Pronunciation Problems : Problem

Words that seem to cause Spanish speakers problems; Problem

// is used to denote a phonetic spelling

[] is used to denote a picture that might help the learner pronounce the word more clearly

{} is used to highlight what I hear a learner say

My learners are aware that it is unusual if anything written between the above marks matches the way the word is spelt in English.

All of the following have caused a number of my students pronunciation problems and the solutions I have found to work for those problems (so far).

When I try to change a speakers pronunciation I attempt to give him/her something visual as well as something aural.

Problem – often pronounced as prolem

Solution – write {pro lem} on the board

– write [prob blem] under it

– change colour of pen

– write [probblem] under neath.

Face the learner and point at the board say prolem, then point at the second word and say prob blem as two words, then point at the third word and say problem as one word, but make sure the two syllables are sounded seperately. Encourage the learner to utter the words in the square brackets [prob blem], then get them to repeat the word three or four times, then move to a two syllable pronunciation.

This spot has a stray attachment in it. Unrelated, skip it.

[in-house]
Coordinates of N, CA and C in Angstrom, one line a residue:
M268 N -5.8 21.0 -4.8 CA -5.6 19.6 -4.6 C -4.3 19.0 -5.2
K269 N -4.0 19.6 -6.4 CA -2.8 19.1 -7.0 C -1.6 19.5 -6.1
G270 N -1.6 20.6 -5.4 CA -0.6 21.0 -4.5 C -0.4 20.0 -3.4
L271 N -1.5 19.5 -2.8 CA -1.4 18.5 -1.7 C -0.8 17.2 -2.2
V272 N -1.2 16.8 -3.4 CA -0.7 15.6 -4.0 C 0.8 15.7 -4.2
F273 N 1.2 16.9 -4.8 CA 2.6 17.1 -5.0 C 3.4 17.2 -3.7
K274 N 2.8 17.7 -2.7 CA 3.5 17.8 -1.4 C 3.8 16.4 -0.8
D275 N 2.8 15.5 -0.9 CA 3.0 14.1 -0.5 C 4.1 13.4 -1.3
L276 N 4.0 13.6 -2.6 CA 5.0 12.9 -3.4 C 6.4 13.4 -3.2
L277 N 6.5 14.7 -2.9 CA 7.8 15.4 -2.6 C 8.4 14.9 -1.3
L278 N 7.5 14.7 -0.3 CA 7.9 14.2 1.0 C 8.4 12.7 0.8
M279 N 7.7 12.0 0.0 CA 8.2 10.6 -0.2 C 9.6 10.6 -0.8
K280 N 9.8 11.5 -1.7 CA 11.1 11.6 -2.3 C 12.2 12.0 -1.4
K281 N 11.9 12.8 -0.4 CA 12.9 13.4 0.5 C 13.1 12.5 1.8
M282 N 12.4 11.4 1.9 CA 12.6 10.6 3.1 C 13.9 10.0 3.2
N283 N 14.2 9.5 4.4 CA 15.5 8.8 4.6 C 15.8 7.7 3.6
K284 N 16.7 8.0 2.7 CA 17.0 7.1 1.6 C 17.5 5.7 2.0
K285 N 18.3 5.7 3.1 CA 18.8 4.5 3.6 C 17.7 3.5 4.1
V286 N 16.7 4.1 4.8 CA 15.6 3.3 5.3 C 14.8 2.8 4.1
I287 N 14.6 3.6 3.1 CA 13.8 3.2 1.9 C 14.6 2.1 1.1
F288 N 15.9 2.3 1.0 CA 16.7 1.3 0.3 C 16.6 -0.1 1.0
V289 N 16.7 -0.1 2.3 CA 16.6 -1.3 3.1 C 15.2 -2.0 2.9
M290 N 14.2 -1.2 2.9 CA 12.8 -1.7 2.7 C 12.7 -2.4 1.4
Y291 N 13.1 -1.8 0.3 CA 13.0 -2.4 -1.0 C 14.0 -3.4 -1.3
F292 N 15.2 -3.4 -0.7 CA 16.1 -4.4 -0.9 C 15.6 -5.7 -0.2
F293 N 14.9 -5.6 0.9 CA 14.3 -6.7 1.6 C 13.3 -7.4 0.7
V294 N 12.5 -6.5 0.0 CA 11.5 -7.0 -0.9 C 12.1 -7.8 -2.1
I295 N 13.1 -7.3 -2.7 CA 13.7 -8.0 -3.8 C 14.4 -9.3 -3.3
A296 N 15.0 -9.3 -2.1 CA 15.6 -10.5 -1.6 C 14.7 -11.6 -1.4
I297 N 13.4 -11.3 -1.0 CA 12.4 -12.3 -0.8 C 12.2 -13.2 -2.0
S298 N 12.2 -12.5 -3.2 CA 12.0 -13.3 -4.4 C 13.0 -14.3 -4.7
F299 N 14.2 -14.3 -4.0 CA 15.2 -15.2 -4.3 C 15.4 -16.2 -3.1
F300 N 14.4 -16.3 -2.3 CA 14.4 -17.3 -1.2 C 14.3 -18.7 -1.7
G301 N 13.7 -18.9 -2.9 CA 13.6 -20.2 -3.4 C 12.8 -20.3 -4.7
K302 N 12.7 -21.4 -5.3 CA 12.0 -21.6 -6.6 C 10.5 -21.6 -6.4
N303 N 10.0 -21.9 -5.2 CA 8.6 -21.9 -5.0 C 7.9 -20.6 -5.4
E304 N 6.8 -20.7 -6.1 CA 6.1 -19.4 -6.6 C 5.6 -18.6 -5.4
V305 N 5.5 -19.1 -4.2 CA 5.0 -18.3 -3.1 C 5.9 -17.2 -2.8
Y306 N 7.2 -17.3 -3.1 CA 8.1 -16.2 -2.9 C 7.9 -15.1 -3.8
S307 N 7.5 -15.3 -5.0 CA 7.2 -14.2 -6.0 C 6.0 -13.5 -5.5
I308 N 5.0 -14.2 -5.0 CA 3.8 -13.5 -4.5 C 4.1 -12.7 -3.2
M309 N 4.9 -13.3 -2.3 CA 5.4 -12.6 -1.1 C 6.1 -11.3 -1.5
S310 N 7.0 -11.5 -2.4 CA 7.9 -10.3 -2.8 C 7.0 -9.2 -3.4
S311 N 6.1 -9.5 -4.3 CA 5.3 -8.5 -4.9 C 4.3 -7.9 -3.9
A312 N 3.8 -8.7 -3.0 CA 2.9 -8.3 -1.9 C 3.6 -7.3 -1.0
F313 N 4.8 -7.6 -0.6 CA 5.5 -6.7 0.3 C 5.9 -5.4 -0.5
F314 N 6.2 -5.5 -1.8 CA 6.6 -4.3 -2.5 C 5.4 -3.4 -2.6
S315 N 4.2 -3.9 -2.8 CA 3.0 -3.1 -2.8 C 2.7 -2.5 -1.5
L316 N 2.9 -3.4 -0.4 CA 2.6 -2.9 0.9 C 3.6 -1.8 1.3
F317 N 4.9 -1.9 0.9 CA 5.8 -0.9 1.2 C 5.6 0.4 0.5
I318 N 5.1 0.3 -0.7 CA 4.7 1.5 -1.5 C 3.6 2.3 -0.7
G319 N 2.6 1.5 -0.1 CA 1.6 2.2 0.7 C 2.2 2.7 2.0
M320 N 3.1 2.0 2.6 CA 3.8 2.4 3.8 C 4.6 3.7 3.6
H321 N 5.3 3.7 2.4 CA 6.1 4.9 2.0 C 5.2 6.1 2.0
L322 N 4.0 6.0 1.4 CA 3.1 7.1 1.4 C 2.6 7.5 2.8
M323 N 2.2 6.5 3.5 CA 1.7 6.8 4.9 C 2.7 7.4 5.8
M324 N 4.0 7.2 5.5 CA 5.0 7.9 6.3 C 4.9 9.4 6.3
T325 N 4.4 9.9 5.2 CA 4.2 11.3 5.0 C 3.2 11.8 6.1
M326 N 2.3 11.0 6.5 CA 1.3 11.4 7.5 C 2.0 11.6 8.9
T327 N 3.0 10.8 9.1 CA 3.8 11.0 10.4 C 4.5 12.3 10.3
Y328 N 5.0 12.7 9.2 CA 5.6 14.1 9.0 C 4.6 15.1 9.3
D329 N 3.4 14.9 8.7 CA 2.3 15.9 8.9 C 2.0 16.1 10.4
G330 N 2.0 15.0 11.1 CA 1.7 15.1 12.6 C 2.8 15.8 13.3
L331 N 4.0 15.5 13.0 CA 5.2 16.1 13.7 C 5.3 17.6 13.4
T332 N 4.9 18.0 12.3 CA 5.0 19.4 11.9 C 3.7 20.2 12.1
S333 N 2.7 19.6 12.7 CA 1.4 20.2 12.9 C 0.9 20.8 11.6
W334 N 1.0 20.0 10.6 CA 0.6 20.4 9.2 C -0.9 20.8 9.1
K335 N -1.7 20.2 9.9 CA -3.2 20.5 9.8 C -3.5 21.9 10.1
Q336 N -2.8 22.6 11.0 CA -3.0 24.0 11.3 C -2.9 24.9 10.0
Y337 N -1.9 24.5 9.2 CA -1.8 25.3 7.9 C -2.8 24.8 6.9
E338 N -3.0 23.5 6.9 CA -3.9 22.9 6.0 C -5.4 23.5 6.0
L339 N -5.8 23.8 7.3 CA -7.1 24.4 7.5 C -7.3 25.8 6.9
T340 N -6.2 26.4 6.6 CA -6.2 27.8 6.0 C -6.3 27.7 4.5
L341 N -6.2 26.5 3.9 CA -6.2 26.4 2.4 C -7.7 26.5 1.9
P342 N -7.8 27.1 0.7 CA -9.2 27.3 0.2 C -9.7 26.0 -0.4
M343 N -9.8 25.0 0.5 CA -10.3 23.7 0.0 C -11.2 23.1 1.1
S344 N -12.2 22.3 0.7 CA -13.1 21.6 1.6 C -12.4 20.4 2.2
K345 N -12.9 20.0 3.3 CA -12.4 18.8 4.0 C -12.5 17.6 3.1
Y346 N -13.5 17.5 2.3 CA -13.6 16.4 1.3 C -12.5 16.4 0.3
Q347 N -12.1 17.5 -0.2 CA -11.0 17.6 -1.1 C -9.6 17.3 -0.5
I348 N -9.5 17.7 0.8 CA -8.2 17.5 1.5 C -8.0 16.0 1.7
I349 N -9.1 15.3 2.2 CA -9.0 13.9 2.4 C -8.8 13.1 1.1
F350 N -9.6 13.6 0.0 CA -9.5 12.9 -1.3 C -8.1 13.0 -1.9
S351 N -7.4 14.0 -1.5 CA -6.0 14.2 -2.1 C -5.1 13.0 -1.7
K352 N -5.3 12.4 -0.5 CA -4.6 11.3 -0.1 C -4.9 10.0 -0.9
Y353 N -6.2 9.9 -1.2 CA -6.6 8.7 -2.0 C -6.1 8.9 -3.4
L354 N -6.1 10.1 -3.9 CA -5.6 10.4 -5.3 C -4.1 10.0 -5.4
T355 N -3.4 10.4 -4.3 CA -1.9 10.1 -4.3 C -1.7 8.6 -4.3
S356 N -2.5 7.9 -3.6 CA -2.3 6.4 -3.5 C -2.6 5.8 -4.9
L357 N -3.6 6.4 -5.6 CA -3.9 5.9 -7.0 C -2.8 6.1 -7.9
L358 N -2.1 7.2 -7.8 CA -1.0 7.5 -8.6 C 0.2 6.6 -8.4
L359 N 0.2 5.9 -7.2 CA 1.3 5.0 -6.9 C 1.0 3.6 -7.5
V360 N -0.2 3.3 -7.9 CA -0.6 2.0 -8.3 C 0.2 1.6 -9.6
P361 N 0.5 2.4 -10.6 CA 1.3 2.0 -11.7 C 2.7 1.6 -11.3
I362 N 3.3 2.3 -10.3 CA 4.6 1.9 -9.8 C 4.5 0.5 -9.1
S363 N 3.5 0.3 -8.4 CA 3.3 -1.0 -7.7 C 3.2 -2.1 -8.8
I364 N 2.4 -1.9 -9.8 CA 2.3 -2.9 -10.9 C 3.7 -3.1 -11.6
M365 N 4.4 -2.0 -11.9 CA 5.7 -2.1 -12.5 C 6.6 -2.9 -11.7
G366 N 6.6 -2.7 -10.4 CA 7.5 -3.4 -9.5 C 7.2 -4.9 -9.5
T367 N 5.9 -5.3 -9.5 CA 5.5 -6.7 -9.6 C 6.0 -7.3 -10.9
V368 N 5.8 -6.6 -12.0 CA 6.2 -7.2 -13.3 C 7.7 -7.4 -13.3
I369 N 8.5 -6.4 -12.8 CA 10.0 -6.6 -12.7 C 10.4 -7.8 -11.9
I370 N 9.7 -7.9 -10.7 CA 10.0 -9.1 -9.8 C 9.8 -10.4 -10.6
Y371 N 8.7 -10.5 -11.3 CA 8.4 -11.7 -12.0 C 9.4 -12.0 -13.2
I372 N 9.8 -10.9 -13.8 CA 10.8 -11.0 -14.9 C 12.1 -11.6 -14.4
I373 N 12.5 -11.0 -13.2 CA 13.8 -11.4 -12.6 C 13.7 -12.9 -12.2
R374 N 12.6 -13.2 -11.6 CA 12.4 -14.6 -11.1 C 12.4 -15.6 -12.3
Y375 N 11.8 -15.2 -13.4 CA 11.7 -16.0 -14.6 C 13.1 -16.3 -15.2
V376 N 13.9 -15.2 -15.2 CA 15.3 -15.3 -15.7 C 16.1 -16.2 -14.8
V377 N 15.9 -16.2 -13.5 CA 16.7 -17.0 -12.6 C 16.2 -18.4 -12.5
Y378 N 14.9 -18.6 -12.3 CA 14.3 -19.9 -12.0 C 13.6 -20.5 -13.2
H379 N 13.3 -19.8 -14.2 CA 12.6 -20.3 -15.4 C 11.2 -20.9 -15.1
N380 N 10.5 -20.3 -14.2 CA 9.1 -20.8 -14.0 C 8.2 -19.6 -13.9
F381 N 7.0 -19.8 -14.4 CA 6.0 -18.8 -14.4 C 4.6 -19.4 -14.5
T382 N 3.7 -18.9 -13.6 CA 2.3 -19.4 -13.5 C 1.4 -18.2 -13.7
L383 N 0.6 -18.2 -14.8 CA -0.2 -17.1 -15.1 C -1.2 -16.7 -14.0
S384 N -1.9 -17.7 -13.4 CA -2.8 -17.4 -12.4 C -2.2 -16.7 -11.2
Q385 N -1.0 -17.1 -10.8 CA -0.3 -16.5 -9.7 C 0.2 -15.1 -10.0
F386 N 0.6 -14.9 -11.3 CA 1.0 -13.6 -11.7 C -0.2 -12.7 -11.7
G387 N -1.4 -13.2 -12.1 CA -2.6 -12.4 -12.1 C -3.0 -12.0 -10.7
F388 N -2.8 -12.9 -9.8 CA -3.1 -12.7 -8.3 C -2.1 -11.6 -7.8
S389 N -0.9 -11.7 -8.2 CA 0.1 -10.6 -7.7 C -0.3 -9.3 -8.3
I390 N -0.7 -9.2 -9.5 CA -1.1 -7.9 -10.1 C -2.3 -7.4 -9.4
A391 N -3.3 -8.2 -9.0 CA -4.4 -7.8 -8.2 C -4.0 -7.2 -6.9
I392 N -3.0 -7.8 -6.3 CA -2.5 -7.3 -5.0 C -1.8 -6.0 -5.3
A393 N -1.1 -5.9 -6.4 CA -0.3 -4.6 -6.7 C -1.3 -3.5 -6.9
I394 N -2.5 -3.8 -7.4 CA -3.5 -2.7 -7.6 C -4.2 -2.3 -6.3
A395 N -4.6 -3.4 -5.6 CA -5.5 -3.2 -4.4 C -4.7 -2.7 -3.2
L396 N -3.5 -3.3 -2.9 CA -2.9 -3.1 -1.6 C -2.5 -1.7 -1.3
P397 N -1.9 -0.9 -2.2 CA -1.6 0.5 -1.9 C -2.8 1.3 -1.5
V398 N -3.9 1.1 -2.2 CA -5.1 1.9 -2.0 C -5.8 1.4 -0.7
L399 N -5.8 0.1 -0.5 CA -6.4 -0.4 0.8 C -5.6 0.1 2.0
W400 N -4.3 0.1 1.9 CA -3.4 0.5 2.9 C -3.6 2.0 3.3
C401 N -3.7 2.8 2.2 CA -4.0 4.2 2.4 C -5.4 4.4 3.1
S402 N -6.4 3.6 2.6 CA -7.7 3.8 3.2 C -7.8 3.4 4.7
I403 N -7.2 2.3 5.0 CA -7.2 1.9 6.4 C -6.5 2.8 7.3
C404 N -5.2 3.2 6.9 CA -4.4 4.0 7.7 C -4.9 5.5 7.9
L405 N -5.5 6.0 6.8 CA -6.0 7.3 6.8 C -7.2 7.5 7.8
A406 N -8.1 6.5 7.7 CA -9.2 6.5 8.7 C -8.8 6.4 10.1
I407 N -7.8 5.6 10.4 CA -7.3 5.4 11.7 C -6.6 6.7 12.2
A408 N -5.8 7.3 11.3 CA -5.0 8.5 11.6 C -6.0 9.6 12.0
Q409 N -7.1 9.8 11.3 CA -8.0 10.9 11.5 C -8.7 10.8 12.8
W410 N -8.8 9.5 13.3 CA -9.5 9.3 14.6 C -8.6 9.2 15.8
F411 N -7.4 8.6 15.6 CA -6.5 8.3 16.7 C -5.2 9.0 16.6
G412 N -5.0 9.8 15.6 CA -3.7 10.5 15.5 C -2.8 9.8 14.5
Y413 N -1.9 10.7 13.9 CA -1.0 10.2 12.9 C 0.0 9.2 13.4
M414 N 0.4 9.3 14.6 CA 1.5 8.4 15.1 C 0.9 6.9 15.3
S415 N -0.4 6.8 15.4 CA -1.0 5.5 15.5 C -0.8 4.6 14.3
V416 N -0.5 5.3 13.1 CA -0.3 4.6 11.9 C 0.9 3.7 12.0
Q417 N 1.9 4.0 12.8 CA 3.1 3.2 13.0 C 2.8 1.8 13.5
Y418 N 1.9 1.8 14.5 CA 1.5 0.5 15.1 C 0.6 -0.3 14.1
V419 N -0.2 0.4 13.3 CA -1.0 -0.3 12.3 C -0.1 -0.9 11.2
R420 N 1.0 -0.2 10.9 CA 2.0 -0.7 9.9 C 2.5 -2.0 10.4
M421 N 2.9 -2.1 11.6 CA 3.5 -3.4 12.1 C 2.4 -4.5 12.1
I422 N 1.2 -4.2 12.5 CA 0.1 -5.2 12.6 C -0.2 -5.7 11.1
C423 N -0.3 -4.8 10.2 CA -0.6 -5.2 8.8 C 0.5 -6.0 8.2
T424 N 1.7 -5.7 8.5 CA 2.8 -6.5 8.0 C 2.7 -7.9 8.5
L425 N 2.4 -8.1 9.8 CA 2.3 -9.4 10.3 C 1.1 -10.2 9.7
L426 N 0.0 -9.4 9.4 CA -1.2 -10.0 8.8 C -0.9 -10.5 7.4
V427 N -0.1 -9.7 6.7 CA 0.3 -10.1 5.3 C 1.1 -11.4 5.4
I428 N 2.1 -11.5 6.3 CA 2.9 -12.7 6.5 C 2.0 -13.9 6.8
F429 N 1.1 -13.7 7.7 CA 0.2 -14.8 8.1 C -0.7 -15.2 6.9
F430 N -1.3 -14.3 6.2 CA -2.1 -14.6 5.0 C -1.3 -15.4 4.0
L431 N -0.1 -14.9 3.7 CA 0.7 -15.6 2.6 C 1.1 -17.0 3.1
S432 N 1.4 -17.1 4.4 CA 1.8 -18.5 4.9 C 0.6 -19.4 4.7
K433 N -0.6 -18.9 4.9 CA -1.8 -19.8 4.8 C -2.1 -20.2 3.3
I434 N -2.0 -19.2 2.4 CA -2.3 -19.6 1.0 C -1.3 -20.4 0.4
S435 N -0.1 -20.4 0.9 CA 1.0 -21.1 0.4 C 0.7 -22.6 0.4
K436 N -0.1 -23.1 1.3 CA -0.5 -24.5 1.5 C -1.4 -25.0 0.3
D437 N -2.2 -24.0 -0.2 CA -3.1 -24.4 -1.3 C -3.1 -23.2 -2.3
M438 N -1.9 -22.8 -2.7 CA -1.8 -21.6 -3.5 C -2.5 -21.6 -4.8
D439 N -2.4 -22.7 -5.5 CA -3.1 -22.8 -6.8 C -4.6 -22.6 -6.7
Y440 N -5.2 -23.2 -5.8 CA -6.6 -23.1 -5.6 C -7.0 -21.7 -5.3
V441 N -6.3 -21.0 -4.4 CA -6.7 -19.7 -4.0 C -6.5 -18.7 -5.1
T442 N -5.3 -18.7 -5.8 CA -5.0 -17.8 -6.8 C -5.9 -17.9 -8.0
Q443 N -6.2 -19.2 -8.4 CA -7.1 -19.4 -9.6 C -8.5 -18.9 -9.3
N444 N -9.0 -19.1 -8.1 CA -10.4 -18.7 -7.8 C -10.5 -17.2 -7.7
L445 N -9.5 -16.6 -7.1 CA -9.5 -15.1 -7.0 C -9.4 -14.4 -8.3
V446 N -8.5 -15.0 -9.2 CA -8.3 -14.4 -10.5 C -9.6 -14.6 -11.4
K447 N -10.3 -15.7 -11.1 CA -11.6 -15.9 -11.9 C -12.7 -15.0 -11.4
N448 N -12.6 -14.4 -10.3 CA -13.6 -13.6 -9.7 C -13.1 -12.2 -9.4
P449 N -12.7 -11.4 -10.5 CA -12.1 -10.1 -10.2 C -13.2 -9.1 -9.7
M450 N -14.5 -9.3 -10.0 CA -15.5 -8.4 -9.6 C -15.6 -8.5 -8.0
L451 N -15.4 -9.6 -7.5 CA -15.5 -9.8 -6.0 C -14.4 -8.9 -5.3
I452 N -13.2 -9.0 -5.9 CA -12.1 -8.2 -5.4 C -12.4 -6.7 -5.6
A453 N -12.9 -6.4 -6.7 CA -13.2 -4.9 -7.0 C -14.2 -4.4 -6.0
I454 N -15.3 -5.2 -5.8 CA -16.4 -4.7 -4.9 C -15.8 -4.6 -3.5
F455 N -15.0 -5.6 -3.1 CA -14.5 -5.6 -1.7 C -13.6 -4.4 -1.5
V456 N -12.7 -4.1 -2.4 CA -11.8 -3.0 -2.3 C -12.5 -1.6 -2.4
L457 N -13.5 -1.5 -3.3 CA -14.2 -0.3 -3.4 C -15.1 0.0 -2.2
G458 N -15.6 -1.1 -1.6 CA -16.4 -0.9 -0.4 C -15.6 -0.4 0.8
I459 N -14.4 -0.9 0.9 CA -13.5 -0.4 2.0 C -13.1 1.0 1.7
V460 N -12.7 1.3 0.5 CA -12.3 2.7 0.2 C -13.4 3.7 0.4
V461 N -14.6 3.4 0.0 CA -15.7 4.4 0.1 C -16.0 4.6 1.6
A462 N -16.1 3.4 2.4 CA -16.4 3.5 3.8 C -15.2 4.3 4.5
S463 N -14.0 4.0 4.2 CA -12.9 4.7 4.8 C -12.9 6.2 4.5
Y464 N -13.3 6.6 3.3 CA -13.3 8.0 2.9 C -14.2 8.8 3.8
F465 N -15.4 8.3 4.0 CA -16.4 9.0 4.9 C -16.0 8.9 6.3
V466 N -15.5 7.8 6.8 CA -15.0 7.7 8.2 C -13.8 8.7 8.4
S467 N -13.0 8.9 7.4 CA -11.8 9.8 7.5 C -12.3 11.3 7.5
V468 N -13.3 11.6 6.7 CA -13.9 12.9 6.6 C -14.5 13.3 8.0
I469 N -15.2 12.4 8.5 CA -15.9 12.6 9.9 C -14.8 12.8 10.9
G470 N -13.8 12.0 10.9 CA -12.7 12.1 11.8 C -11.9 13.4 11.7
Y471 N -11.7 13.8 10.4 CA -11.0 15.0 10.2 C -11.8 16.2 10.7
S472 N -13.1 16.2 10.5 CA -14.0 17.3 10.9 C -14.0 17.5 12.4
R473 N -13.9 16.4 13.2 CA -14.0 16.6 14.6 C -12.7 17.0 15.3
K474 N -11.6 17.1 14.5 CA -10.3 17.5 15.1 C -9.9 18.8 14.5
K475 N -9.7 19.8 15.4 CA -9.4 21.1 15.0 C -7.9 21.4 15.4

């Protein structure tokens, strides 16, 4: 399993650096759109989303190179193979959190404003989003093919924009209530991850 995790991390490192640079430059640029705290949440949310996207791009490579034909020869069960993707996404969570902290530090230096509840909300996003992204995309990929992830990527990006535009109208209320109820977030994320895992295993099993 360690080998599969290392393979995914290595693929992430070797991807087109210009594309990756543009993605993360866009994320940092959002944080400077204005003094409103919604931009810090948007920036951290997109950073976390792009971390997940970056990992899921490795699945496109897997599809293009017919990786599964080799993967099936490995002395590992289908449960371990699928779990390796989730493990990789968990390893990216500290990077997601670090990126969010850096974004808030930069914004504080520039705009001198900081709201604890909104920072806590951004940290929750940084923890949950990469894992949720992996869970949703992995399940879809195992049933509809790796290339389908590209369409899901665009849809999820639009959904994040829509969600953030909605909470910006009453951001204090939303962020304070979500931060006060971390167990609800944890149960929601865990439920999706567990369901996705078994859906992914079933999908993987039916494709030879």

When the learner repeats the wrong pronunciation just write [prob blem] on the board, they will very quickly self correct. I usually attempt to get the learners to say the word correctly three times for every time they say it incorrectly – they need to unlearn the wrong pronunciation. There are times when I will save up a few prolems for later correction.

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  1. Harry
    Posted 04/07/2012 at 12:08 pm | Permalink | Reply

    I’ve recently found with the modal Would a number of my students simply can’t get the hang of it. Saying either gould or even could. I came up with a couple of solutions. For the Spanish learner writing it as Guould helps as GU has the W sound in Spanish. I also point at a desk in the classroom and ask what it is made out of. This usually creates a nice link for them and the word is rarely pronounced incorrectly after that.

    • Posted 04/07/2012 at 12:18 pm | Permalink | Reply

      I had a similar problem with a student who Was better When he told me What trees Were made of.

      Mine still like to pronouce the l so I often writ:
      would …….. [woud] …… wood
      could ……..[coud]
      should …….[shoud]
      I use the square brackets to indicate this is not the correct spelling of the word – sometimes I just write the word on the board with the silent l very small and in a different colour – anything to make it stick.

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